Marc Tucker, president of the National Center on Education and the Economy and a member of the Common Core Initiative’s development team, laid out this concept in a revealing letter to Hillary Clinton shortly after the 1992 election. In this letter (read into the Congressional Record by Congressman Bob Schaffer), Tucker advocated going beyond the idea of separate vocational schools, and instead “remold[ing] the entire American system” into “a seamless web that literally extends from cradle to grave.” This web would be “coordinated by “a system of labor market boards at the local, state and federal levels” where counselors would engage in “job matching” by “accessing the integrated computer-based program.”
That “integrated computer-based system” is, of course, the State Longitudinal Database System (SLDS) required of states as a condition of applying for Race To The Top funding. For more about the data system, see The Therapeutic State on this blog. For more about Tucker‘s plan see The Sucker List on this blog.
Robbins explained that Tucker’s plan, manifested in CCSS, has a second dimension.
As Tucker and colleagues worked to convert schools into workforce training academies, leftists in academia devoted their attention to ensuring that students embraced the correct beliefs. Terrorist turned education professor William Ayers and Stanford education professor Linda Darling-Hammond, among others, have labored for decades to create schools and curricula that teach “social justice” and multiculturalism. Darling-Hammond is now coordinating development of the content specifications for one set of Common Core-aligned assessments.…
Common Core combines educating the workforce with inculcating certain ideas and beliefs. Robbins cites examples in Common Core English classes. She observes that many of the informational texts marketed to align with Common Core “will promote government-approved values that may or may not align with those of students’ families and their faith.” She identified the slant of the Common Core aligned lessons as “left of center” which, she observes is “(not surprising, since many of the Progressives who drafted the standards have decamped to more lucrative positions with educational publishers)…”
Another example comes from Pearson Education, a recipient of Gates Foundation funds, whose work sheet for a Common Core-aligned grammar lesson includes the following:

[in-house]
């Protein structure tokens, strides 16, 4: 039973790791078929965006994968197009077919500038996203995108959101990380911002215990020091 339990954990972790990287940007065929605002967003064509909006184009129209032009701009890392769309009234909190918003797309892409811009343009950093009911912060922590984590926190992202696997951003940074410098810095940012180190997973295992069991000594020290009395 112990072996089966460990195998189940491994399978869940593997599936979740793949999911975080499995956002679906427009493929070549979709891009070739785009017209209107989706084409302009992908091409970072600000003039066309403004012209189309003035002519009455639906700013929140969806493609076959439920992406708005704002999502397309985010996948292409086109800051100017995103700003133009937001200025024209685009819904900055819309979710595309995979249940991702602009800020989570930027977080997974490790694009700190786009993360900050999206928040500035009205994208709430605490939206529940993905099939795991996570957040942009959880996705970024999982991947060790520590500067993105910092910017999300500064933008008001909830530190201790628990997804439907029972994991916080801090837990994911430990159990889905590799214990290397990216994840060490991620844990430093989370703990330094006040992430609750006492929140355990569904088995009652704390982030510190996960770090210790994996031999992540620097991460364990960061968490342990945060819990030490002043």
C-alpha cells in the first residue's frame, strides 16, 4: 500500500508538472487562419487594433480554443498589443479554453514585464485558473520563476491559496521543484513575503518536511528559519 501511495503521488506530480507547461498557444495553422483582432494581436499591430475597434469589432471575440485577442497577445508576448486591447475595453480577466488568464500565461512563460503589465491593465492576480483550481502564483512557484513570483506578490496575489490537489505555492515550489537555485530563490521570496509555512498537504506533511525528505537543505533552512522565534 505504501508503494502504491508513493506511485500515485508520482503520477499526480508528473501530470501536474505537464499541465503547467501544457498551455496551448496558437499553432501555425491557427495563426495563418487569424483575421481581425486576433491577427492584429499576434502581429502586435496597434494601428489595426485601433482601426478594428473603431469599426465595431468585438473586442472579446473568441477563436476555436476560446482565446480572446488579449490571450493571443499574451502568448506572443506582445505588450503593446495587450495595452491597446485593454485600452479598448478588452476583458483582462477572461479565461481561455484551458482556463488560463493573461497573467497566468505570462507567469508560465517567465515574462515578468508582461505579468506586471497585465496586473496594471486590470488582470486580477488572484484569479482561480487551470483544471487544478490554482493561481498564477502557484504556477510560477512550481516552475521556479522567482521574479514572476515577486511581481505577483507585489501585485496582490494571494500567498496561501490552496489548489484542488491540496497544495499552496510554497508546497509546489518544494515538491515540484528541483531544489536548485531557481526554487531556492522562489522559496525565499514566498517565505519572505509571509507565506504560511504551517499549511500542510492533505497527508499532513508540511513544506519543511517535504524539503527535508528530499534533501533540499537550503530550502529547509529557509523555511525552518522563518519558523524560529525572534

“[The president] makes sure the laws of the country are fair.”
“The wants of an individual are less important than the well-being of the nation.”
“The commands of government officials must be obeyed by all.”
According to what some grade school principals have told this writer, values adjustment goes beyond the political. These principals rejected the list of books suggested in Common Core English Standards because of explicit content inappropriate for elementary school children.
The “seamless web” of Tucker’s vision, is “literally cradle to the grave.” Obama’s promotion of tax supported Early Education and his recent proposal to “rate” higher education according to a government list of priorities are integral to Tucker’s plan.
Robbins raises the question of whether CCSS will really raise achievement.
“The stated goal of the federally funded consortia creating Common Core-aligned tests, and of the National Governors Association,” is to have colleges and universities agree to accept a particular test score as sufficient to place a student directly into freshman courses, without remediation.”
And if those students turn out to be unprepared:
“Then, warns one of the consortia—if ‘these courses assume mathematics or English-language arts knowledge and skills that are not part of the standards’—professors will have ‘exciting opportunities’ to ‘reassess their own curricula for…general education in light of these new common state benchmarks’.”
Thus the minds of the nation’s youth will be cleansed of their political heritage and Classic American literature will quietly disappear down the memory hole. With the giant leveling hand of the all knowing, all seeing state, the goal of economic equality will be reached at last. Except, of course, for the chosen ones whose dossiers show that they can be allowed to advance beyond the drones.
What will happen to home schooling and to charter and private schools under a fully implemented CCSS? If all students are required to pass a Common Core-aligned test to further their education, it’s a pretty good guess that schools of choice will either be ensnared in the seamless web or driven out of existence. To this writer’s knowledge, neither Duncan nor Obama have offered any assurances that these options will remain inviolate. But then assurances from the Obama -“You can keep your health plan”- administration are worth about as much as the red line the president drew on Syria.
Secretary of Education Duncan said that the Common Core State Standards are the means of “transforming” American education. Some may recall that Barack Obama came to office promising to “transform” America. But that hasn’t turned out so well.
*”Common Core Goes Global” by Mary Jo Anderson appeared in Crisis Magazine, published by Sophia Institute, a division of Holy Spirit College and the Thomas More College of Liberal Arts, Nov. 20, 2013
**”Uncommonly Bad” by Jane Robbins appeared in Academic Questions, a publication of the National Association of Scholars, Spring issue 2013.